This research focused on novice-expert differences in memory components of flight situation awareness. In Experiment 1, pilot memory for different forms (spatial or verbal) of cockpit situational information was tested immediately after presentation of the information (immediate recall) or after 30-s delay filled with an intervening task (delayed recall). In Experiment 2, pilot performance on a situation awareness (SA) task was examined and correlated with memory measures obtained in Experiment 1. Results suggest that an expertise effect occurs in delayed recall but not in immediate recall and representation of situational information in memory required to perform a SA task varies as a function of expertise. Theoretical accounts of results are discussed in the context of psychological theories of expertise.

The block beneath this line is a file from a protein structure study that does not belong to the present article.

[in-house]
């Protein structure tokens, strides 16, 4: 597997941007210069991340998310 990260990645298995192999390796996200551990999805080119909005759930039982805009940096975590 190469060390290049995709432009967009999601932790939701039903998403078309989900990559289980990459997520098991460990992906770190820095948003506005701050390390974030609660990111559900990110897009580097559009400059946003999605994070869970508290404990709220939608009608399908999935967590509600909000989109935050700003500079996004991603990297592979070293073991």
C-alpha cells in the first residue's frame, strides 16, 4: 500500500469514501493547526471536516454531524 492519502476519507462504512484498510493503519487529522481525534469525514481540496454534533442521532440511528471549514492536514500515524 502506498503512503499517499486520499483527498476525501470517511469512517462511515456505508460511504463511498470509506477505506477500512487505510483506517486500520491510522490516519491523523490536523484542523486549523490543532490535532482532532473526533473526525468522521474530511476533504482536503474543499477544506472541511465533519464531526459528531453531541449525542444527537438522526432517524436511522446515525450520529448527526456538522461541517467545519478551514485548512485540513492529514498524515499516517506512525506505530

|Number of pages||5|
|Journal||Proceedings of the Human Factors and Ergonomics Society|
|Publication status||Published - 2001 Jan 1|
|Event||Proceedings of the Human Factors and Ergonomics Society 45th Annual Meeting - Minneapolis/St.Paul, MN, United States|
Duration: 2001 Oct 8 → 2001 Oct 12
All Science Journal Classification (ASJC) codes
- Human Factors and Ergonomics